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Postponed: GALA CONCERT – Bloch: Wallfisch, Golani, Kramer


Sunday 19th April
7:00 pm - 9:30 pm
£10 – £20


Brunei Gallery, SOAS
Brunei Gallery, SOAS, Russell Square Campus
London, WC1H 0XG
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Bloch Gala Concert (General Public)
Bloch Gala Concert (General Public) - admission
£ 20.00
Bloch Gala Concert (Student Ticket)
Bloch Gala Concert (Student Ticket) - Admission
£ 10.00

This concert brings together three of the world’s greatest musicians to play works by celebrated composer Ernest Bloch.

The music of Swiss-American composer Ernest Bloch is remarkably diverse and was regularly performed in his lifetime. It revealed influences of Swiss, Chinese, Native American, American immigrant and Jewish musics. He also embraced Gregorian Chant, Renaissance, Neoclassical and Neoromantic idioms.

To celebrate the 140th anniversary of his birth, three internationally acclaimed musicians, violinist Miriam Kramer, violist Rivka Golani and cellist Raphael Wallfisch, all recognised as supreme exponents of his works, will each perform one of his major works in the evening Gala Concert which will be introduced by Bloch specialist Dr Alexander Knapp.

Miriam Kramer will perform Violin Sonata no 2, Poème Mystique, 1924, with pianist Nicholas Durcan
Rivka Golani will perform the Viola Suite of 1919 with pianist Michael Hampton
Raphael Wallfisch will perform Cello Symphony, 1954, with pianist  Craig White

Other works will be performed by some of the outstanding masterclass participants from The World of Ernest Bloch Masterclasses held earlier on in the day.

Sunday 19 April 2020
7pm – 9.30pm
Brunei Gallery Lecture Theatre
SOAS University of London
Russell Square

Raphael Wallfisch is one of the most celebrated cellists performing on the international stage. He was born in London into a family of distinguished musicians, his mother the cellist Anita Lasker-Wallfisch and his father the pianist Peter Wallfisch.

At an early age, Raphael was greatly inspired by hearing Zara Nelsova play, and, guided by a succession of fine teachers including Amaryllis Fleming, Amadeo Baldovino and Derek Simpson, it became apparent that the cello was to be his life’s work. While studying with the great Russian cellist Gregor Piatigorsky in California, he was chosen to perform chamber music with Jascha Heifetz in the informal recitals that Piatigorsky held at his home.

At the age of twenty-four he won the Gaspar Cassadó International Cello Competition in Florence. Since then he has enjoyed a world-wide career playing with such orchestras as the London Symphony, London Philharmonic, Philharmonia, BBC Symphony, English Chamber Orchestra, Hallé, City of Birmingham Symphony, Leipzig Gewandhaus, Berlin Symphony, Westdeutscher Rundfunk, Los Angeles Philharmonic, Indianapolis Symphony, Warsaw Philharmonic, Czech Philharmonic and many others.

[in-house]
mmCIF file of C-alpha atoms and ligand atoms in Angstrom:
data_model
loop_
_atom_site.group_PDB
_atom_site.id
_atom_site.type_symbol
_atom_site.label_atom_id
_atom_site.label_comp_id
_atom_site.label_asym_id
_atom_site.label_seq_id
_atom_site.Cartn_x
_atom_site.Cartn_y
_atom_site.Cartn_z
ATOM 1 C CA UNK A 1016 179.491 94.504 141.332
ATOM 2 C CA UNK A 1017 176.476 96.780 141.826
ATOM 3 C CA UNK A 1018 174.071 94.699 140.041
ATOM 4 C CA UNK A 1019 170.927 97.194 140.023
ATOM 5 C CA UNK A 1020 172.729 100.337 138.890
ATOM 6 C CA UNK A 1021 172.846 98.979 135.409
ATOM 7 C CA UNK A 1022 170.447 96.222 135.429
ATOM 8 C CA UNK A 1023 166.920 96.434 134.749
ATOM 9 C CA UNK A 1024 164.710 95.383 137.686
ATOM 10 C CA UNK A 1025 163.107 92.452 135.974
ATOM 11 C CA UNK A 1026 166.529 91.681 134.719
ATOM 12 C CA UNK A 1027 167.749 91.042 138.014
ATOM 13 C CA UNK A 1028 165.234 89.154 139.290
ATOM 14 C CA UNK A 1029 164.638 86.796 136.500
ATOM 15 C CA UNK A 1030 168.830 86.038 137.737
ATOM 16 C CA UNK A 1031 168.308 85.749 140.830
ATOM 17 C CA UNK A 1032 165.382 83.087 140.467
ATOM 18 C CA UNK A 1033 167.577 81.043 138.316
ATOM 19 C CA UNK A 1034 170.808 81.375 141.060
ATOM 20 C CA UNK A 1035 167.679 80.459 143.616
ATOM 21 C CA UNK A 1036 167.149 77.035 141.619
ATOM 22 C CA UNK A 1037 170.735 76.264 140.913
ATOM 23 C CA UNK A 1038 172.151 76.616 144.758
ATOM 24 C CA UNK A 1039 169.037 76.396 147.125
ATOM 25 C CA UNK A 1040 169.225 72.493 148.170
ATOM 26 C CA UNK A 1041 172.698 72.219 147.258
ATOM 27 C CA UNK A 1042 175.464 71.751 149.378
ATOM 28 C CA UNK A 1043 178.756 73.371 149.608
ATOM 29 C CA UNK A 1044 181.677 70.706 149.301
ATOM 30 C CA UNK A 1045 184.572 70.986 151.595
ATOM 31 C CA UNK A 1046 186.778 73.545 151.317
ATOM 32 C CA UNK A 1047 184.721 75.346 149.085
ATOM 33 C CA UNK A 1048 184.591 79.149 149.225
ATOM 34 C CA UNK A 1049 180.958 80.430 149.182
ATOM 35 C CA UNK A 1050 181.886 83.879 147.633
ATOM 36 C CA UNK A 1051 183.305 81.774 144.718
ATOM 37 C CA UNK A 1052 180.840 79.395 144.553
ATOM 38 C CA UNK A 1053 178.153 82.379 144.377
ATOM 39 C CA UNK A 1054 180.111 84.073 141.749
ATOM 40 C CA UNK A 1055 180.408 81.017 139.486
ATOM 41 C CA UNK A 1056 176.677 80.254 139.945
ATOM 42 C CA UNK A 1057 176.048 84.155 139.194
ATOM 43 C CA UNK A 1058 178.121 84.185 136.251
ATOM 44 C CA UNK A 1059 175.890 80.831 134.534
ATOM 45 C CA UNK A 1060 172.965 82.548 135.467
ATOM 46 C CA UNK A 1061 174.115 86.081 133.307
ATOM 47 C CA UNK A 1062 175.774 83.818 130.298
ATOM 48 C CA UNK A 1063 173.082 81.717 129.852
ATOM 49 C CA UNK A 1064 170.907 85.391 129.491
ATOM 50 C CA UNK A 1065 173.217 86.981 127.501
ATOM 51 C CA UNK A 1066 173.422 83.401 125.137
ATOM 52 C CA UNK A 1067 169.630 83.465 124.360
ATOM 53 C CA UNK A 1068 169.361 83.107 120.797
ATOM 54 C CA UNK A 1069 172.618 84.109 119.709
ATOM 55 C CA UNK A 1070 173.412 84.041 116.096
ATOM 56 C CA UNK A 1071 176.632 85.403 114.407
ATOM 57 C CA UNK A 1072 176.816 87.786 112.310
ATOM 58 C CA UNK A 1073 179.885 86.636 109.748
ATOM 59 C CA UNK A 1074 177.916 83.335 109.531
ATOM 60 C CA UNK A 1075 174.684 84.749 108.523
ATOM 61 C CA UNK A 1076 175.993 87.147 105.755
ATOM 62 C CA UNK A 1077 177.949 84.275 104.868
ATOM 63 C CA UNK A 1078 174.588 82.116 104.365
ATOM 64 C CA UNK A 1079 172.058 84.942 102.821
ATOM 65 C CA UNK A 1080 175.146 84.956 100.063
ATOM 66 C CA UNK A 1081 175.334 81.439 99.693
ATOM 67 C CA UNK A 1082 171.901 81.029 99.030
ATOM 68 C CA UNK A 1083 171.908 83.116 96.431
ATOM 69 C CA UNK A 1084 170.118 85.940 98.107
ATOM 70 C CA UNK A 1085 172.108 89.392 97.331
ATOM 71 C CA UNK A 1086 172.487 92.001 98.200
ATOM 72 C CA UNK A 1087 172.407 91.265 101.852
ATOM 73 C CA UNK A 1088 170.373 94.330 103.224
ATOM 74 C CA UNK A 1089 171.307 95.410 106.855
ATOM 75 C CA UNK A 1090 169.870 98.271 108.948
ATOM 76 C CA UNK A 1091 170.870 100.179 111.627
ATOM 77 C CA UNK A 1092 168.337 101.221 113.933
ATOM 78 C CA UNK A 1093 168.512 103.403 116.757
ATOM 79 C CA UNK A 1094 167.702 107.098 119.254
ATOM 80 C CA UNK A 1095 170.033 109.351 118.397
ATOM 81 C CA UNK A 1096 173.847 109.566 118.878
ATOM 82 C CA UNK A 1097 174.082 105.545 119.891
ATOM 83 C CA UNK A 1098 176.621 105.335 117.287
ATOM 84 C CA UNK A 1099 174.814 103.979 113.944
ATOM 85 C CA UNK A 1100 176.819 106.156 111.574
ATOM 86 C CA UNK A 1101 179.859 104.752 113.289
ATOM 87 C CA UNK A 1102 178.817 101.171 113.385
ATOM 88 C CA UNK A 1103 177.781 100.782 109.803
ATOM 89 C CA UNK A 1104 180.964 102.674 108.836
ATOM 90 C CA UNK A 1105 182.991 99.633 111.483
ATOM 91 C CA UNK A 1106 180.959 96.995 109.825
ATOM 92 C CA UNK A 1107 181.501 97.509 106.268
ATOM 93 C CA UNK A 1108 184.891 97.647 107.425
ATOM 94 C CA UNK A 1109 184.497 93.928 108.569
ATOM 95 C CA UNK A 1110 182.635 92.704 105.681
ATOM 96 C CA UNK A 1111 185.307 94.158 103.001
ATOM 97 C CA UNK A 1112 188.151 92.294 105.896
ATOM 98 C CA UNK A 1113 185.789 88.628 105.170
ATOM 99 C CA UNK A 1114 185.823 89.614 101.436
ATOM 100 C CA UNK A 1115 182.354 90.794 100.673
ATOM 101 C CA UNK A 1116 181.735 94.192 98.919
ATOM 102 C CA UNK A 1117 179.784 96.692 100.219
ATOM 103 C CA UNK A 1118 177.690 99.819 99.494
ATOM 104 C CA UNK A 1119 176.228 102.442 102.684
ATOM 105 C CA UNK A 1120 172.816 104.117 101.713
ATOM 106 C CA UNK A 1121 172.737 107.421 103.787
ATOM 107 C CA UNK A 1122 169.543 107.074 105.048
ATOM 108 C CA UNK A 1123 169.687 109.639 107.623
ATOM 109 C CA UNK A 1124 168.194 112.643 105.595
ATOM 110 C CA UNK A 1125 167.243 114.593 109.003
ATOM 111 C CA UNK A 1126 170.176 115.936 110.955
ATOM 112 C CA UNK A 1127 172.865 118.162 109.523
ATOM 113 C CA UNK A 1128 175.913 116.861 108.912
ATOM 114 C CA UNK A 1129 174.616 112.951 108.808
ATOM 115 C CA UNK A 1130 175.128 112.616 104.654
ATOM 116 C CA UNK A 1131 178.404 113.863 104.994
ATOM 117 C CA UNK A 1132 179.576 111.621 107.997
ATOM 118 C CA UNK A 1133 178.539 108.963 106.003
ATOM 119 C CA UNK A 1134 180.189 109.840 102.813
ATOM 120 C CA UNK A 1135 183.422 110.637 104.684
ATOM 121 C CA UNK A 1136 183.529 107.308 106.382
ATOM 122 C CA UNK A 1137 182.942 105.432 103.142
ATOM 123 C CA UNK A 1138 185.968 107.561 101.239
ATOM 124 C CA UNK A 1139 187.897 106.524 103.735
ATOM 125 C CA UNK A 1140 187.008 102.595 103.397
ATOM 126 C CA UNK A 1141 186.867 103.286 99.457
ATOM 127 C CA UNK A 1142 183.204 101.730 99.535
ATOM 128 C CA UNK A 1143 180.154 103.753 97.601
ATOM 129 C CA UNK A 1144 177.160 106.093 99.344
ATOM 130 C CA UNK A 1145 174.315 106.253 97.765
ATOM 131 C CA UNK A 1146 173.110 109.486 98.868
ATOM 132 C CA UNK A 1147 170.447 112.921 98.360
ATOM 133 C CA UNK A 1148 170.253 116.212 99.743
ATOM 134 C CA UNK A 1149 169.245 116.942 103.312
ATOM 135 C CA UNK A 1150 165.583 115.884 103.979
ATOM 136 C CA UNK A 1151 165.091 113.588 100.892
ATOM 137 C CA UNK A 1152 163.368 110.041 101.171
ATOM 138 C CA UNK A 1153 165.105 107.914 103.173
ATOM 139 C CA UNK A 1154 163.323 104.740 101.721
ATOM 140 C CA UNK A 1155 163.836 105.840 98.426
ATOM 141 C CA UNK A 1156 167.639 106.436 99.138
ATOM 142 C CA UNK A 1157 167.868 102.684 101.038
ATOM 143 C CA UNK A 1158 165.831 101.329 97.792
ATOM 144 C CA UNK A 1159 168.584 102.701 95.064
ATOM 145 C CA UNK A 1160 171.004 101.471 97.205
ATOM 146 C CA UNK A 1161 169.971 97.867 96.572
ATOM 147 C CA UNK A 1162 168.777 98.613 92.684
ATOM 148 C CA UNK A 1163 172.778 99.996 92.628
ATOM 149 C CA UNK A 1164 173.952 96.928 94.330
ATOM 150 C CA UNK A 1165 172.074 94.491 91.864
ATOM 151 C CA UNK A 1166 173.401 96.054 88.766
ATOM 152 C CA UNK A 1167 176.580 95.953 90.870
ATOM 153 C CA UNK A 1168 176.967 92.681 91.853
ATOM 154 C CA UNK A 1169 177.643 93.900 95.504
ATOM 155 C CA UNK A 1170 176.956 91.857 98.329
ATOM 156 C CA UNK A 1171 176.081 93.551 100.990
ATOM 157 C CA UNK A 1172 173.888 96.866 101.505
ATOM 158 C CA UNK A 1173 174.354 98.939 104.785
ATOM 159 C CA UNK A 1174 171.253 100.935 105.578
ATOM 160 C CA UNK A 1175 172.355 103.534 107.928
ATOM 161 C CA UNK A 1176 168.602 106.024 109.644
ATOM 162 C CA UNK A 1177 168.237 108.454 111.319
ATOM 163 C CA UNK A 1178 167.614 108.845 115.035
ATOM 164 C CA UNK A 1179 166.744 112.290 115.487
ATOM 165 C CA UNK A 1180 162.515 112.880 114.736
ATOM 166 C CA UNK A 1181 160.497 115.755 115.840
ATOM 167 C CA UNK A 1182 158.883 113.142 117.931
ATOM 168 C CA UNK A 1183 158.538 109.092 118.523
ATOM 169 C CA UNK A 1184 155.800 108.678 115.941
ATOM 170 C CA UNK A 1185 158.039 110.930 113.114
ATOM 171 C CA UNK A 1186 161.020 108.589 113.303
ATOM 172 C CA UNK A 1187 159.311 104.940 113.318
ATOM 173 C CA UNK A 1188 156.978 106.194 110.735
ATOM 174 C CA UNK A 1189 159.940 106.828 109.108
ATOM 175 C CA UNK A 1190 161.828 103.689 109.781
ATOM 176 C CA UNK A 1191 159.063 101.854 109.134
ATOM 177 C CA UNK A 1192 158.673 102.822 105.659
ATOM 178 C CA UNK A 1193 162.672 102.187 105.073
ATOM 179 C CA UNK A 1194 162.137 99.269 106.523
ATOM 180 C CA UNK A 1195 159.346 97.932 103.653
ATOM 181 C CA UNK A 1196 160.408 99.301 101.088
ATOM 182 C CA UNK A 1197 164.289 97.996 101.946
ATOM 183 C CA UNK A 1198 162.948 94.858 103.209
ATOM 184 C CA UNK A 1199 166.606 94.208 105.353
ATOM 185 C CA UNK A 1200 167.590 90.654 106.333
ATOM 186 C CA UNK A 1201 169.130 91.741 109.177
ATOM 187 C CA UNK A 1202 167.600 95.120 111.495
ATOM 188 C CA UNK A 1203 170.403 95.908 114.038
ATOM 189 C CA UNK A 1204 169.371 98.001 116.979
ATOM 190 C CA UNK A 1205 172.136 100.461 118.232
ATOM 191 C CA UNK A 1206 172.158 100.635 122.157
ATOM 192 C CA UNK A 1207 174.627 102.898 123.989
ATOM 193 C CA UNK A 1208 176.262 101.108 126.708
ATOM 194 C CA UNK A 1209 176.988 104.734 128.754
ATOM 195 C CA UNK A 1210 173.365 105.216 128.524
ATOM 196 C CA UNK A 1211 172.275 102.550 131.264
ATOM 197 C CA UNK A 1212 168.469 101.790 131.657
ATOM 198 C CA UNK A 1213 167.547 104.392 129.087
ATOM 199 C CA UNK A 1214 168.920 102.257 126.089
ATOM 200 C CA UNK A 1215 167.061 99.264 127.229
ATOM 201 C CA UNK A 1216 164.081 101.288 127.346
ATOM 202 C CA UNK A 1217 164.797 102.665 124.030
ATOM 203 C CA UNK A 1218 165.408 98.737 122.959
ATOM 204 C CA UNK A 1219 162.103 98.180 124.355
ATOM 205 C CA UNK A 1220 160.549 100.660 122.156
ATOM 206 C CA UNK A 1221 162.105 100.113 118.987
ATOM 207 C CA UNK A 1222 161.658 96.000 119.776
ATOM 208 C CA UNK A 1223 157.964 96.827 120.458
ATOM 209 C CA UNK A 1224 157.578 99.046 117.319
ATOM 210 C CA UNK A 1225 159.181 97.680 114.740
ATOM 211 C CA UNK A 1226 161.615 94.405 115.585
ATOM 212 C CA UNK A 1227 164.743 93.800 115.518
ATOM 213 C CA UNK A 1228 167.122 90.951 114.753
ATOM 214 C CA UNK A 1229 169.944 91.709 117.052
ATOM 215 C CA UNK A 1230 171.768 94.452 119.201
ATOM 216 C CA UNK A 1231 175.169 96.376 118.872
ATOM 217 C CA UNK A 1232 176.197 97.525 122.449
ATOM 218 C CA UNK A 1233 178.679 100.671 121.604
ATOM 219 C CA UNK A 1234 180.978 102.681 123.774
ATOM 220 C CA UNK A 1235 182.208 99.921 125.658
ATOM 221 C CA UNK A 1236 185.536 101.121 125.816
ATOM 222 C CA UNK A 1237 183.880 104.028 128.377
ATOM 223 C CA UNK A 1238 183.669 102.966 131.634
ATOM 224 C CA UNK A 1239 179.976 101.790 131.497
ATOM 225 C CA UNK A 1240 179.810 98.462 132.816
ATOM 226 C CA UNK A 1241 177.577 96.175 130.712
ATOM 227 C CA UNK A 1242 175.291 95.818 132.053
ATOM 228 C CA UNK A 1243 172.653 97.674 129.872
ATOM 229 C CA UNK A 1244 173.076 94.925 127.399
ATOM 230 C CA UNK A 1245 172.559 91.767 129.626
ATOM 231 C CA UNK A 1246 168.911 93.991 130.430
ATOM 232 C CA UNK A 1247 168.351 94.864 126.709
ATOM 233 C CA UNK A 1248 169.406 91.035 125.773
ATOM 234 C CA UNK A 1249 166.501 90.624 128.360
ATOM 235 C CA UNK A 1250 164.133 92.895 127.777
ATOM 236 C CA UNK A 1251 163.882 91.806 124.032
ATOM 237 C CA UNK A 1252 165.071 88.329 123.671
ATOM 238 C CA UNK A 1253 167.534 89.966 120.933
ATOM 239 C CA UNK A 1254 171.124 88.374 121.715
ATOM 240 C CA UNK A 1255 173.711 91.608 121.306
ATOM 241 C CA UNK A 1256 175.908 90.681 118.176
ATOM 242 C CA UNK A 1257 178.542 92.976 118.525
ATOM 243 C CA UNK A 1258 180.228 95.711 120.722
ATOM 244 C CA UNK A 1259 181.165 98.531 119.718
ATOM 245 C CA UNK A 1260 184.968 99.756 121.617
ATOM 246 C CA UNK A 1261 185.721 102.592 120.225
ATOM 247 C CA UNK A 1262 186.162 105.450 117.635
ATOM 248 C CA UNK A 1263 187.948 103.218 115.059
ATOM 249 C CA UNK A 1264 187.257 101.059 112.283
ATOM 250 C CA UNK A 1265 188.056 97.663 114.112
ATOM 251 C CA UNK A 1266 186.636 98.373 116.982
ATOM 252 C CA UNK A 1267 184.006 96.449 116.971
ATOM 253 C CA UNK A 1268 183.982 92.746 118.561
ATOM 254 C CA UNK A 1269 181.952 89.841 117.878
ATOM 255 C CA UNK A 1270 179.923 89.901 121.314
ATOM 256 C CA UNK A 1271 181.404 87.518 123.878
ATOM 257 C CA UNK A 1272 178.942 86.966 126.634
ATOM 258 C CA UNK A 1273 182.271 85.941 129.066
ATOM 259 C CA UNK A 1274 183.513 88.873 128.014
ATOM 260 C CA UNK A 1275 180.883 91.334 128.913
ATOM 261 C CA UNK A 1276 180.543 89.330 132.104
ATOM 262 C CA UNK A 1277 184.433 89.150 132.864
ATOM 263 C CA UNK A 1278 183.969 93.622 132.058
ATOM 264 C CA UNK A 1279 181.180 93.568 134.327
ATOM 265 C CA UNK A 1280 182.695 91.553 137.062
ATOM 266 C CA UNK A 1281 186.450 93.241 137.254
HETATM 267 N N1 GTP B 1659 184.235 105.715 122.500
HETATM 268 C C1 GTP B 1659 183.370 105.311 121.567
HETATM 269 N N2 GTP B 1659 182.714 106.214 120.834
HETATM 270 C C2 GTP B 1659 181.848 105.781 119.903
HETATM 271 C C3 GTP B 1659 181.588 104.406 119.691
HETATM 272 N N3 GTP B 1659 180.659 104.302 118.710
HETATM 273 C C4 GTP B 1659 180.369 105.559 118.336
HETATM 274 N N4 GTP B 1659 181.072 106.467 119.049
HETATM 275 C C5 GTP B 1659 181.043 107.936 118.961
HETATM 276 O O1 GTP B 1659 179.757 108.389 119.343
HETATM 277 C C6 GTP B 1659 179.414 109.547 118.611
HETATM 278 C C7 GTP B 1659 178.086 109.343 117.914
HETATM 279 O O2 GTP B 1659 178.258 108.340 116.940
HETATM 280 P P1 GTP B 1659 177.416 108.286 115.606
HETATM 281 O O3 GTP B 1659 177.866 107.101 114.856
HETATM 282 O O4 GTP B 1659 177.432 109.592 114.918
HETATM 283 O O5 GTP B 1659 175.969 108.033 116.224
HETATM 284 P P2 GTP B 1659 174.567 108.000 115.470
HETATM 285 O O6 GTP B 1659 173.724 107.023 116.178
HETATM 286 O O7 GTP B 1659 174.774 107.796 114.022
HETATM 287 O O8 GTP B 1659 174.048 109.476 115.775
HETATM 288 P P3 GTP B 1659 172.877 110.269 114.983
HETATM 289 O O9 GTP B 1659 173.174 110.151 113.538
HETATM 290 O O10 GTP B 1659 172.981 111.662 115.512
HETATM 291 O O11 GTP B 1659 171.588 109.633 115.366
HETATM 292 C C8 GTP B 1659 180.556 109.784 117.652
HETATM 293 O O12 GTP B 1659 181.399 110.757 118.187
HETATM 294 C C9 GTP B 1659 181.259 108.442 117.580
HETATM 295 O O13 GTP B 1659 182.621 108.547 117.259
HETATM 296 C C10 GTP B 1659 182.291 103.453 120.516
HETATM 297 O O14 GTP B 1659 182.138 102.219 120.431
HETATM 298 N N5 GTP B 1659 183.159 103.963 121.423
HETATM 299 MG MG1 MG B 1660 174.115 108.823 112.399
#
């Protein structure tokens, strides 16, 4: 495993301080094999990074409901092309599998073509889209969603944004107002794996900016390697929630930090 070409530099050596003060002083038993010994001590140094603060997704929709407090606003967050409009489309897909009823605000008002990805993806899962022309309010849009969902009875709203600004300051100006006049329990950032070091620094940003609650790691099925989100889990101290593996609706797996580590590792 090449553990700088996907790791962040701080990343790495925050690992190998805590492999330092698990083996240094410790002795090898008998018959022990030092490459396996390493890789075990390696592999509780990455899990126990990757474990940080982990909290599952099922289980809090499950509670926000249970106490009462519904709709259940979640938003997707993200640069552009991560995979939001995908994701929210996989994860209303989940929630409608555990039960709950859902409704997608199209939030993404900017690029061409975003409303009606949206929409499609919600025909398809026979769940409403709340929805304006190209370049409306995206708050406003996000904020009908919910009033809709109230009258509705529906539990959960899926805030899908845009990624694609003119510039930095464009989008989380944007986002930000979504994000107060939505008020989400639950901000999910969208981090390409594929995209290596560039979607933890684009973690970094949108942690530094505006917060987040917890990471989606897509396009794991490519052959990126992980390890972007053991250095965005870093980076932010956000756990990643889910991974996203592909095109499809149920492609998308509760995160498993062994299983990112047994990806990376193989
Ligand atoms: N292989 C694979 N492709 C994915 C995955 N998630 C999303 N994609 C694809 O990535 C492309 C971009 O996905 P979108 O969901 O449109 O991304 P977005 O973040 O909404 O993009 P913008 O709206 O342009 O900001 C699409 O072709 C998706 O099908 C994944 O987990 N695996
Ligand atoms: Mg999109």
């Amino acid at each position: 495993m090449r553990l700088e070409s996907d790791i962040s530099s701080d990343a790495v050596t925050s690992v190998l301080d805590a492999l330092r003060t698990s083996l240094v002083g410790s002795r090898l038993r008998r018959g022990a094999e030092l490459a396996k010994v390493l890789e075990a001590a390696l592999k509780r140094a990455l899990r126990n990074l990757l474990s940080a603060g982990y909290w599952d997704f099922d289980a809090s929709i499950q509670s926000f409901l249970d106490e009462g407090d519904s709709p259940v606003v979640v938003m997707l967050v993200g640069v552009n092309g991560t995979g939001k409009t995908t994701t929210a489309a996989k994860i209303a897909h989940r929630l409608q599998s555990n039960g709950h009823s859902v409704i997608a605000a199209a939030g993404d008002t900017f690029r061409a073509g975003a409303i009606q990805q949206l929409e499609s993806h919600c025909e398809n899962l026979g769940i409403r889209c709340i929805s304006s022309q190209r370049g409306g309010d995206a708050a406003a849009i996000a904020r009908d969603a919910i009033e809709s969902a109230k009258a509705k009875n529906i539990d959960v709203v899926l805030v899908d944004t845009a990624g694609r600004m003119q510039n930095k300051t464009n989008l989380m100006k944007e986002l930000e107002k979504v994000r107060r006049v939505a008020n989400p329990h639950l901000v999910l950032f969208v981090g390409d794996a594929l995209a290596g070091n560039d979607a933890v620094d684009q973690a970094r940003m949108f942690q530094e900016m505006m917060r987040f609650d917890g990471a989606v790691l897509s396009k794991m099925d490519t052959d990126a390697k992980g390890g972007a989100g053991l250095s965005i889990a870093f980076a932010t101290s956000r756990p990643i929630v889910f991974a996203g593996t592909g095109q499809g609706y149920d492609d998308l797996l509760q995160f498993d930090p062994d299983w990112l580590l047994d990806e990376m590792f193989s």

He is regularly invited to play at major festivals such as the BBC Proms, Edinburgh, Aldeburgh, Spoleto, Prades, Oslo and Schleswig Holstein.  He is also frequently invited to be a jury member of international competitions such as the Rostropovich International Competition in Paris, the Schoenfeld in China and the Enescu in Romania.

Teaching is one of Raphael’s passions. He is in demand as a teacher all over the world and holds the position of professor of cello in Switzerland at the Zürich Hochschule der Kunst.

Raphael has recorded nearly every major work for his instrument. His extensive discography on EMI, Chandos, Black Box, ASV, Naxos and Nimbus explores both the mainstream concerto repertoire and countless lesser-known works by Dohnanyi, Respighi, Barber, Hindemith and Martinu, as well as Richard Strauss, Dvorak, Kabalevsky and Khachaturian. He has recorded a wide range of British cello concertos, including works by MacMillan, Finzi, Delius, Bax, Bliss, Britten, Moeran and Kenneth Leighton. For the Chandos Walton Edition he was privileged to record the composer’s Cello Concerto, originally written for his master, Piatigorsky.

Britain’s leading composers have worked closely with Raphael, many having written works especially for him. These include Sir Peter Maxwell Davies, Kenneth Leighton, James MacMillan, John Metcalf, Paul Patterson, Robert Simpson, Robert Saxton, Roger Smalley, Giles Swayne, John Tavener and Adrian Williams.

Alongside his solo career, Raphael has a long-standing and distinguished duo with pianist John York. With a rich history of many international recital tours and numerous recordings, the duo celebrated its 35th anniversary in 2017 and look forward to future collaboration in 2018. Raphael also greatly enjoys touring with his very successful piano trio – Trio Shaham Erez Wallfisch – which he and his colleagues Hagai Shaham (violin) and Arnon Erez (piano) founded in 2009. Four recordings have been released so far, each receiving the highest critical acclaim.